A Roman woman normally had no formal place in any public sphere, except in these rituals. Many were “women only” rites which took place at home or in temples (both indoors and out) where offerings of sacrificial cakes, wine, milk and honey were made. In her private household or hearth shrine, women also left food offerings and libations and entreating the goddesses many favours. Many of these rituals were timed by the lunar calendar and followed the cycles of the moon, and by the time of ancient Rome were already considered part of an old religion, “hoary with age”.
Today in this post-feminist age, the goddess and her many rites are forgotten and the foods that the earth bears of her own free will are now known as weeds. We have no memory of the rites practised not just by women, but humanity, for thousands of years. And I think that even the deeply patriarchal Romans would be shocked. Ignoring the Goddess completely would be, well, disastrous!
If we define cuisine as “a manner of preparing food” or a “style or method of cooking” then I think Goddess Cuisine is about celebrating our earliest relationship with Mother Nature. What we might call today, “gratitude attitude”. Many studies show that giving thanks for all we have received, all that we have and all we are about to receive, enhances feelings of safety, optimism, joy and pleasure, improves physical health, bolsters our immune system, reduces symptoms of illness and increases contentment, life satisfaction, strengthens our relationships and make us feel more connected to others.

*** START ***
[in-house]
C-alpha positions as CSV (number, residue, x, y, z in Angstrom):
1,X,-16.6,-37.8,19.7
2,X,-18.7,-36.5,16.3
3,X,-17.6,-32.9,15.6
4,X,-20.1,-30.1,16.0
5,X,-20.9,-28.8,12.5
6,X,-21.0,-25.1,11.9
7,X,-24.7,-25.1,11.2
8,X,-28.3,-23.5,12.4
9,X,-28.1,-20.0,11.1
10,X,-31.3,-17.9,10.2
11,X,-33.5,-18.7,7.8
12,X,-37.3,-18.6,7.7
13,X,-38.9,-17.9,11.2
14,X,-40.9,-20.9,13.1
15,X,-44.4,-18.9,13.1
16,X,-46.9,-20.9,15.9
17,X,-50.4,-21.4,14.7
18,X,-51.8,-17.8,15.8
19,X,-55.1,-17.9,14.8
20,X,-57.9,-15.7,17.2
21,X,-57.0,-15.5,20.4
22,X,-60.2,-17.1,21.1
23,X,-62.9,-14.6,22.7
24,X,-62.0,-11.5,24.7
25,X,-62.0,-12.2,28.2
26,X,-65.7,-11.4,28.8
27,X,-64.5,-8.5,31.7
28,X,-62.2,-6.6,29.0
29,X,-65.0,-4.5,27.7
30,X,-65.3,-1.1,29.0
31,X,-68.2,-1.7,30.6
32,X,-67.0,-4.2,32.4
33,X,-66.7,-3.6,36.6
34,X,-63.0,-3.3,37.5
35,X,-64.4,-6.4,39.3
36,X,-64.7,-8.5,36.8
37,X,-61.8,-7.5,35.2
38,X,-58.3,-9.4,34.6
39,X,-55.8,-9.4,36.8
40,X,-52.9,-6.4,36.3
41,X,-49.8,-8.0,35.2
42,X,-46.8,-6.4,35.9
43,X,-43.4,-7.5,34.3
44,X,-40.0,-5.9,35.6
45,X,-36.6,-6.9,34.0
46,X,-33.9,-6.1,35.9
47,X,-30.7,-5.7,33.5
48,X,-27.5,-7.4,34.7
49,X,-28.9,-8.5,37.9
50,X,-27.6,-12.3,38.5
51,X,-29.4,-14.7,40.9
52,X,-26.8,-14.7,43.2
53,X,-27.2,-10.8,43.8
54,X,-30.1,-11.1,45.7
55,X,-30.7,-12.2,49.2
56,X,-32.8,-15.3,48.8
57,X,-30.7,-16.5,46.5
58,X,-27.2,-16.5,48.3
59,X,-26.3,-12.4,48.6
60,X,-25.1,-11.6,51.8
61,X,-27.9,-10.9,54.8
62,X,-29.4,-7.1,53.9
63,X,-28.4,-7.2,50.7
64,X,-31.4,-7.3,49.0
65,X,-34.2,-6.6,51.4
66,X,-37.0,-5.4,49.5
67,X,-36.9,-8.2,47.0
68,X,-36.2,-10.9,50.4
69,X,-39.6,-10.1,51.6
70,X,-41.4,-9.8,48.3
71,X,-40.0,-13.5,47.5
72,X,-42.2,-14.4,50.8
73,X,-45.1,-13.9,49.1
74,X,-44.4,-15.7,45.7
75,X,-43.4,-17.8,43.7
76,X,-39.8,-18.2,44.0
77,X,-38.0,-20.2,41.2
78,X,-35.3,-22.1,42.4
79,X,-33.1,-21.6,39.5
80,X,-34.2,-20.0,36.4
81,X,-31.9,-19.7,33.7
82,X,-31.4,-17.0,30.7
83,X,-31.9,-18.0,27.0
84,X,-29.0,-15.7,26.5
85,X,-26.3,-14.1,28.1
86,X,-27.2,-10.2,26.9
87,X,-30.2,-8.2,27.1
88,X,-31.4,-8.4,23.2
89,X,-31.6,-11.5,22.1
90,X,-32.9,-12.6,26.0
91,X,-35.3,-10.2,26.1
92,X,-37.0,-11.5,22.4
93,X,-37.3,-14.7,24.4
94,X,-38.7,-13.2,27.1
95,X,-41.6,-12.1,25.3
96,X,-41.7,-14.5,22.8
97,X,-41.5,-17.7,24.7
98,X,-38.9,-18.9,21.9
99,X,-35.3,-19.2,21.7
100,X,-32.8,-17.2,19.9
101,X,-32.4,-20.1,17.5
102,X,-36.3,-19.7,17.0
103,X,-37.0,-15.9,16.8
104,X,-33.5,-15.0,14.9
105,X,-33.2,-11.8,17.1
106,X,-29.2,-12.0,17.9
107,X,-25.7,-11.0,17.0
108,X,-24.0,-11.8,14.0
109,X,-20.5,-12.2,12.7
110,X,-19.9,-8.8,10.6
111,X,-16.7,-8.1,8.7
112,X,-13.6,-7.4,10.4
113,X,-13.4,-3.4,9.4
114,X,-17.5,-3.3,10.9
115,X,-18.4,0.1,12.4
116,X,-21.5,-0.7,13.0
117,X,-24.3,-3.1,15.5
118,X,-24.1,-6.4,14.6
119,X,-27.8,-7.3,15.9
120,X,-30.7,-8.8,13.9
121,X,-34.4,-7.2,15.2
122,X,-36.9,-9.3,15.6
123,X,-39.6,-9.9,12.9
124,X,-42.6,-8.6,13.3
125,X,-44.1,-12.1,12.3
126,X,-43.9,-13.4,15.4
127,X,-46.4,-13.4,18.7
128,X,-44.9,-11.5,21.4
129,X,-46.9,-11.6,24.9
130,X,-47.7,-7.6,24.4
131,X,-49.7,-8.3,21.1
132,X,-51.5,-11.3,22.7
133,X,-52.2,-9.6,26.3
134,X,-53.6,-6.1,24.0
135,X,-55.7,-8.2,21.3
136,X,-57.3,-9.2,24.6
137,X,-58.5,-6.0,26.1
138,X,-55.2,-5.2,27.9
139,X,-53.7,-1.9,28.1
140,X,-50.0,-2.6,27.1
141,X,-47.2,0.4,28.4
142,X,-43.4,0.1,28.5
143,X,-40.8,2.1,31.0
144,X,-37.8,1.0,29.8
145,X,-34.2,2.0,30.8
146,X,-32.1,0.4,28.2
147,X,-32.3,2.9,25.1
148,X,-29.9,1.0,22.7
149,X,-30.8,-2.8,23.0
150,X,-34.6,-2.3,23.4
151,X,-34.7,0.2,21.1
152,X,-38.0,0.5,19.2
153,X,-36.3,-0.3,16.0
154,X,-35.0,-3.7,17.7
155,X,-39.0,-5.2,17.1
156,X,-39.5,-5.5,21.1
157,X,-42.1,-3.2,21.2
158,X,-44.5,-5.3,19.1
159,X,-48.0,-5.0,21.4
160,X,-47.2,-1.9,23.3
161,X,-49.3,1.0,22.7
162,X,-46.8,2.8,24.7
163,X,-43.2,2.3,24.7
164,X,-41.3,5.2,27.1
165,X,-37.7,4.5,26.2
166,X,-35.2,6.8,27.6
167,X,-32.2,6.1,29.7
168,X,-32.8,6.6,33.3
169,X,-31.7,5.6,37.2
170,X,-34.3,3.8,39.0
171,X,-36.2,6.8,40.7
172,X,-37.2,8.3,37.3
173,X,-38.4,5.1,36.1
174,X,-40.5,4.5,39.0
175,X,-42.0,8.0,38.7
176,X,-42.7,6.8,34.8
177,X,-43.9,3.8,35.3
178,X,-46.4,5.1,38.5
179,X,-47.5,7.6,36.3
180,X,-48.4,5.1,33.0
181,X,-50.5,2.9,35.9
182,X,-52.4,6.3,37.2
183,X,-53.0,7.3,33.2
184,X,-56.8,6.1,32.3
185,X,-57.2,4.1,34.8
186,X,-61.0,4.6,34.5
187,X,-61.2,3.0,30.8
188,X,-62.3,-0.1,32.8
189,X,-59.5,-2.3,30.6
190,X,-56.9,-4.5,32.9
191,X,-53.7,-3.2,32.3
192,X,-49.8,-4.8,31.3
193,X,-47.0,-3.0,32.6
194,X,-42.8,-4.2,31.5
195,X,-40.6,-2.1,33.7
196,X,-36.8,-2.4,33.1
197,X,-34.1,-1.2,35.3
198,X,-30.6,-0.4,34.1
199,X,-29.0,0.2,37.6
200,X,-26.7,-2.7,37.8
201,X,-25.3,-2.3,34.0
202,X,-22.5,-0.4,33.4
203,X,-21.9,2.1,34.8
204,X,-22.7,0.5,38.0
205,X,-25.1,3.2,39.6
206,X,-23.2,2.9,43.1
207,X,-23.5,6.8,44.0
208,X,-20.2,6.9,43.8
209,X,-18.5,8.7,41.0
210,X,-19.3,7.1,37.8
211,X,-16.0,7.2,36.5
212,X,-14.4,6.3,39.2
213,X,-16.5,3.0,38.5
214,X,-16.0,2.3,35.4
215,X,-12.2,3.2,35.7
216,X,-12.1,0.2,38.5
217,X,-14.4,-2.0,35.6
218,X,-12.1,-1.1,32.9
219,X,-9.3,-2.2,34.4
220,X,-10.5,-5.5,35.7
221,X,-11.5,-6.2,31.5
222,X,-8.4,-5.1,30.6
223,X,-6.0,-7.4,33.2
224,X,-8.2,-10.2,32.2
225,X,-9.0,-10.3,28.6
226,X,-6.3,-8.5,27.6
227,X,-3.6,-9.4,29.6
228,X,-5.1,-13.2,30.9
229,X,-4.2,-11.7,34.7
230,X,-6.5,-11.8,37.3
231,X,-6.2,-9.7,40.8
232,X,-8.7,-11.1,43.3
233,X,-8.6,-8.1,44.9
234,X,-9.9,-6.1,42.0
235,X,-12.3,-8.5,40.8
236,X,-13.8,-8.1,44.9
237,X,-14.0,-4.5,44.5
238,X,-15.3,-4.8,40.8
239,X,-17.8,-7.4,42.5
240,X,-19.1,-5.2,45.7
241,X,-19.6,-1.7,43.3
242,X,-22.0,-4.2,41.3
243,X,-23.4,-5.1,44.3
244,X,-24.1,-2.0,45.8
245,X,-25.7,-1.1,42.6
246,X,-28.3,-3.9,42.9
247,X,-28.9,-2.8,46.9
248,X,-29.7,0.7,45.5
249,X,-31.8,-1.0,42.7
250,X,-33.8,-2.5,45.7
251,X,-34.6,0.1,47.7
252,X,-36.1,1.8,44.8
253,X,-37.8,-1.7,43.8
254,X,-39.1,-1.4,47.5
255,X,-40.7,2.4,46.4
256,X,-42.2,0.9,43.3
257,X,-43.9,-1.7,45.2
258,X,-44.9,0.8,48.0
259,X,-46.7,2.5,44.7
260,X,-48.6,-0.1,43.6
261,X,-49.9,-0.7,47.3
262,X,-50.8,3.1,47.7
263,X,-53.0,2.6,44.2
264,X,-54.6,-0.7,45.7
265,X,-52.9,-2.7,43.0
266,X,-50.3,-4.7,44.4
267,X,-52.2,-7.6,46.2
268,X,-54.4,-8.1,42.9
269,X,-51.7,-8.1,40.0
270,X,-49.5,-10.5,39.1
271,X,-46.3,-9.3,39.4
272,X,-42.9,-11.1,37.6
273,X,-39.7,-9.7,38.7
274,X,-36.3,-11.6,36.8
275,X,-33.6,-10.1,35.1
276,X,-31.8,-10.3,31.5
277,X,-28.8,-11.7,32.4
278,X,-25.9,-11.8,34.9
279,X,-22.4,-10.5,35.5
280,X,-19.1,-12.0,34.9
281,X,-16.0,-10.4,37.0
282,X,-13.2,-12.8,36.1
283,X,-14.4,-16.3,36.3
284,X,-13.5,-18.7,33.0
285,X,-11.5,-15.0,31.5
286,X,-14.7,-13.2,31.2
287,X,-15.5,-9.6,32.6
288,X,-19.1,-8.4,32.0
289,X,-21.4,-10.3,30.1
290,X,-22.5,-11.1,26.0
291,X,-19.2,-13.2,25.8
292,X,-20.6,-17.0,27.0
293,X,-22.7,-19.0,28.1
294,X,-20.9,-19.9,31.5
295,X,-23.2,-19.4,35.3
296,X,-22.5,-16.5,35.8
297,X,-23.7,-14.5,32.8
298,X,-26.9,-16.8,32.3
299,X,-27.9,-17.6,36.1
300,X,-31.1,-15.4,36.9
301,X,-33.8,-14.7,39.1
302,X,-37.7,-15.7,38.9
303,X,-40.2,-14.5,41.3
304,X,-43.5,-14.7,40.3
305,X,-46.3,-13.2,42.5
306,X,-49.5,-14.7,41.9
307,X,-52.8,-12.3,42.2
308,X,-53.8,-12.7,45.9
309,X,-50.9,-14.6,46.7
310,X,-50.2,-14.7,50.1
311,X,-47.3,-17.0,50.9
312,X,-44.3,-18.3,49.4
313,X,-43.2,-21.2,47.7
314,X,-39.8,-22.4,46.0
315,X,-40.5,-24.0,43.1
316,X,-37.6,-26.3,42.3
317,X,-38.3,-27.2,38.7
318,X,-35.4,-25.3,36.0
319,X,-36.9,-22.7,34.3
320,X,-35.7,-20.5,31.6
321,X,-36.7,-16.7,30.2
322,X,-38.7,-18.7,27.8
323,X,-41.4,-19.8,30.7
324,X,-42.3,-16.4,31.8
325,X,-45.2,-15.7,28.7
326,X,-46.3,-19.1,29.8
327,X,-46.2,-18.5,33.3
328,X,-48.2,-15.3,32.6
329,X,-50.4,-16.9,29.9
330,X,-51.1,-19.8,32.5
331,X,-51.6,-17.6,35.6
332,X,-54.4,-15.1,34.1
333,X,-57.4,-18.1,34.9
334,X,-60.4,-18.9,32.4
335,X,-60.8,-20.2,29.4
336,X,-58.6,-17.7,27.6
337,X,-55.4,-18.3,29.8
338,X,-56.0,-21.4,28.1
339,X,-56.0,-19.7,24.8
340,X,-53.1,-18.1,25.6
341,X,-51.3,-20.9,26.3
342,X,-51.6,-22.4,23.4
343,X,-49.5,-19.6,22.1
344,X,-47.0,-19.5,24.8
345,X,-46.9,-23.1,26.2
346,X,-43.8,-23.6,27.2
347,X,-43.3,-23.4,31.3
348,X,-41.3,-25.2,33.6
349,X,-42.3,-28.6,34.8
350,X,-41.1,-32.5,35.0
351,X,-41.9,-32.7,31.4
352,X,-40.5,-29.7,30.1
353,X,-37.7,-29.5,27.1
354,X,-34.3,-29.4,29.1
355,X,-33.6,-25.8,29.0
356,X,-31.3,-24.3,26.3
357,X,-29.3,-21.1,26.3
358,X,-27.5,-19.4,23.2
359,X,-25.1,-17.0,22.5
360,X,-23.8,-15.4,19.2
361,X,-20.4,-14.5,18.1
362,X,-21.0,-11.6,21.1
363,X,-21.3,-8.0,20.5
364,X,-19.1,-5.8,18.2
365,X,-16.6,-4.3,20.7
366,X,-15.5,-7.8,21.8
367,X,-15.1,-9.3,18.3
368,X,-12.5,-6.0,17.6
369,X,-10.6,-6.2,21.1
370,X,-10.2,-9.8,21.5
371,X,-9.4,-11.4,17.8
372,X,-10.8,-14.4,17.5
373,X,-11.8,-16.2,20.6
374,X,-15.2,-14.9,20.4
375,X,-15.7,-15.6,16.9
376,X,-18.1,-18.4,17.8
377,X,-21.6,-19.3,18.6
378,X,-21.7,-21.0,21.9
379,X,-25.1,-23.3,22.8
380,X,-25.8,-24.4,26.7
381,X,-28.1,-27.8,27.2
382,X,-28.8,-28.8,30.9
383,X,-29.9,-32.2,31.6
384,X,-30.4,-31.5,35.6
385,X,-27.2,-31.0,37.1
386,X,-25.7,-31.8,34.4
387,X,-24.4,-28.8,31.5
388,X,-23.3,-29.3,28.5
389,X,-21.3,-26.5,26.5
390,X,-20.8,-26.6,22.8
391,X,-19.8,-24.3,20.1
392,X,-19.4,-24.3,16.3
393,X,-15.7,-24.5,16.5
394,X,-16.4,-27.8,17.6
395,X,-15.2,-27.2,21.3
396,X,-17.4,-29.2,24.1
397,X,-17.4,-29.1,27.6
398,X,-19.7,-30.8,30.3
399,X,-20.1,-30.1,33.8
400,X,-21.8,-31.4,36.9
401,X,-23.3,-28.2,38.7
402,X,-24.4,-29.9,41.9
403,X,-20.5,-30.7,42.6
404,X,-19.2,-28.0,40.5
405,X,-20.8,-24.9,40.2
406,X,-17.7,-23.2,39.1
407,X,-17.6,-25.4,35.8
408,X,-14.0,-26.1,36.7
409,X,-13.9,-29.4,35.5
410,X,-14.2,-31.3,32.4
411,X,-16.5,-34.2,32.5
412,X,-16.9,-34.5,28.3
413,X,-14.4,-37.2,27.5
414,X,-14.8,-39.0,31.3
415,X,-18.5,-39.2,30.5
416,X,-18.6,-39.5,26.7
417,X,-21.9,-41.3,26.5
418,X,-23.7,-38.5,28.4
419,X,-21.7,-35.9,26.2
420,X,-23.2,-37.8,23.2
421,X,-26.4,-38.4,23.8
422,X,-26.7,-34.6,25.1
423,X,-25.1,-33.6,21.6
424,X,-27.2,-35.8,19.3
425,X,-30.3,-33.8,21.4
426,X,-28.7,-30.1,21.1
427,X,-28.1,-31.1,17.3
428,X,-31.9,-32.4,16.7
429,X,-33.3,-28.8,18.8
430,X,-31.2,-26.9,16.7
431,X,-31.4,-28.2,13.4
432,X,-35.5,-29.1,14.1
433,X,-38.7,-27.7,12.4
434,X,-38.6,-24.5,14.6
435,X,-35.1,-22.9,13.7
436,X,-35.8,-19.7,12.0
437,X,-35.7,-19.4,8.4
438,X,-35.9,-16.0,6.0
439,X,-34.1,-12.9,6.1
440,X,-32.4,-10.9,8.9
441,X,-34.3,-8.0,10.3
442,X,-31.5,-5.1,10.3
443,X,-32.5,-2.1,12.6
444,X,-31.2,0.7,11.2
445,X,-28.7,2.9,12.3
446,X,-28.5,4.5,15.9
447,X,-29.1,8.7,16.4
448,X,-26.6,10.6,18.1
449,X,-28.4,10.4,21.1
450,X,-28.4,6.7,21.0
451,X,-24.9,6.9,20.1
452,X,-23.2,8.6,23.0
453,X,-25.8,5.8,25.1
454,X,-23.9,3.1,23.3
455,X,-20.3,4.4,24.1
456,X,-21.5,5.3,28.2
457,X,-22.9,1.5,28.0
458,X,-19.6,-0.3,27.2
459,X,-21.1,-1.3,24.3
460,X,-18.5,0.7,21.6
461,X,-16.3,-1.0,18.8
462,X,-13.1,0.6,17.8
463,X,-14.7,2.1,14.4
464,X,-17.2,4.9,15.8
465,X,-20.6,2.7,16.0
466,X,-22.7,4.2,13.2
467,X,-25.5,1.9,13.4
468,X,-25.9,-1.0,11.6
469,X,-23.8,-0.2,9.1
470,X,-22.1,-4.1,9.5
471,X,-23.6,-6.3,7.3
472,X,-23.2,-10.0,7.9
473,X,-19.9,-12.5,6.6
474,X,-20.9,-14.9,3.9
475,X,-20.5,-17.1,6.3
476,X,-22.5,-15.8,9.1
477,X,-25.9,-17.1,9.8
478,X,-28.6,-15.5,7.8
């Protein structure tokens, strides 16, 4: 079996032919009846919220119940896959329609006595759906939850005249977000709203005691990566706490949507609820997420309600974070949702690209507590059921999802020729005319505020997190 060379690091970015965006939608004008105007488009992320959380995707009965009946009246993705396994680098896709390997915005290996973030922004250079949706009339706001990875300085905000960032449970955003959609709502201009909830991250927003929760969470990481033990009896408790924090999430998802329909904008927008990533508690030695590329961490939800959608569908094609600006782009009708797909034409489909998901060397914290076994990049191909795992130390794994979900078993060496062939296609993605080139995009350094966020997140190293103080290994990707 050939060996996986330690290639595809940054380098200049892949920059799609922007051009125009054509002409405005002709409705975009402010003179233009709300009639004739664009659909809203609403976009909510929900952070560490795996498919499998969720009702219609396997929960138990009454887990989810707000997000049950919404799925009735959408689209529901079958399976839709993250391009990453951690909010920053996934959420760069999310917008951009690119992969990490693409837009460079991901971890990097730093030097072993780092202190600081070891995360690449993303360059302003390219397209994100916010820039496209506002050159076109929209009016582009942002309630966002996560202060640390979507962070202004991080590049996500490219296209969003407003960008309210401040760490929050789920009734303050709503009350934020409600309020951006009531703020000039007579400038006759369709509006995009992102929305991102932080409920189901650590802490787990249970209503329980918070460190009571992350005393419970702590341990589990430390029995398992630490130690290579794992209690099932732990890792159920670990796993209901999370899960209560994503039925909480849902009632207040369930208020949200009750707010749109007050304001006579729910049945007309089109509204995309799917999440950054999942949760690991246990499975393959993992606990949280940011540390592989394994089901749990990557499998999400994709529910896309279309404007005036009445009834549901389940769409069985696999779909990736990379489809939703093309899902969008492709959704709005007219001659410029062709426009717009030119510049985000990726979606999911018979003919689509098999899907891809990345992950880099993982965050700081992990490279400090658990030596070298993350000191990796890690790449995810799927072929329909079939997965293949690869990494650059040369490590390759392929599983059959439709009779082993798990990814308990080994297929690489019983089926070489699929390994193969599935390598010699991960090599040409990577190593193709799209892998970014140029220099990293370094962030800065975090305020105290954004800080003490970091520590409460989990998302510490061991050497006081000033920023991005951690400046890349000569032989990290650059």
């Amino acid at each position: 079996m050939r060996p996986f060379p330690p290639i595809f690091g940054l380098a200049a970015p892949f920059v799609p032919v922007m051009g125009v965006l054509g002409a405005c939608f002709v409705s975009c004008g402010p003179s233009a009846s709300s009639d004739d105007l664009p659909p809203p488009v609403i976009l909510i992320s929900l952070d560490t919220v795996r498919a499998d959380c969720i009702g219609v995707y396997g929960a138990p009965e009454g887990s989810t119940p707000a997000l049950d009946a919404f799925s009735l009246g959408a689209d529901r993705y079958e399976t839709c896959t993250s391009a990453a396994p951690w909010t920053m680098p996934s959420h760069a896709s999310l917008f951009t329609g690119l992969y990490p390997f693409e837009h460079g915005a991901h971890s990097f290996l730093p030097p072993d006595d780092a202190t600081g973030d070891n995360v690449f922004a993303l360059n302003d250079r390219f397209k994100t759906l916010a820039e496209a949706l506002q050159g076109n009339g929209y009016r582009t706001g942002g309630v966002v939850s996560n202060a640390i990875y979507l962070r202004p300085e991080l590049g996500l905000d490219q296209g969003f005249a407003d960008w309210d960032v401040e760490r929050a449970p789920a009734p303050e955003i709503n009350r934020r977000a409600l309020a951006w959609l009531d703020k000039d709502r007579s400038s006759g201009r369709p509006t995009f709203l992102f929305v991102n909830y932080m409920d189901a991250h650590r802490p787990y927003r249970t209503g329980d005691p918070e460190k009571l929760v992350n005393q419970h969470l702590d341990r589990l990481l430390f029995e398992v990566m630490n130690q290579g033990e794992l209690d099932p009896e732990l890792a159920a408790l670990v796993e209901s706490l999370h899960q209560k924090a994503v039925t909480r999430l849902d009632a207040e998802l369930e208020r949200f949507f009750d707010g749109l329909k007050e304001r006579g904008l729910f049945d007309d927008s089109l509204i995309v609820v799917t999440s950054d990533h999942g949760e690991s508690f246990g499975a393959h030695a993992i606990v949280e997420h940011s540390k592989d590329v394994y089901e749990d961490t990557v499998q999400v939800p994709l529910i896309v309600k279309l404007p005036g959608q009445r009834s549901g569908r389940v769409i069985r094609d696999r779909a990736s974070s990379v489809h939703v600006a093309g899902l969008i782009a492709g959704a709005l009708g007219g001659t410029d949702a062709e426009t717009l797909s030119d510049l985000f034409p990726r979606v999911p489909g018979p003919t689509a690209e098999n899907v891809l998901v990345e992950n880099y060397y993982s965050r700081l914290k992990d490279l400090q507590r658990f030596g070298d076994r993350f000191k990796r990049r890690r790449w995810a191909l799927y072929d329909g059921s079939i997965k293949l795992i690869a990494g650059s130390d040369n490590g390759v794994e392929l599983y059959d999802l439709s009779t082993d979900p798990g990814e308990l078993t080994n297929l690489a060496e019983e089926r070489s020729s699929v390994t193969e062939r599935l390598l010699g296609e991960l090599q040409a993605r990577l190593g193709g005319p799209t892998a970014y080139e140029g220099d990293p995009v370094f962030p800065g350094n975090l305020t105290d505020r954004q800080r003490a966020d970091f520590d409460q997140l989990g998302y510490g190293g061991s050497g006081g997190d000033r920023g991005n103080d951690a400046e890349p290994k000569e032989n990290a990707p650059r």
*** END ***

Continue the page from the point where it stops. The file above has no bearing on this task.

And this is where the magic comes in. Because when we gather together to give communal thanks to the goddess who gives life, we engage in possibly what are the oldest spiritual or religious rites. The act of blessing our food causes life to bloom in response and the goddesses cornucopias to overflow with earthly delights. And I think this is how our ancestors truly saw it. Our gratitude, intentions, our prayers – and our celebrations, revelry and feasts were necessary to fructify the land. Which is why “gratitude attitude” and Goddess Cuisine are part of my spiritual practice. So this April, inspired by the ancient Goddesses of Rome, I offer my thanks & blessings through the following foods and dishes, the herbs and blossoms “borne of the earth’s free will” so that Goddess may once again know her ancient foods.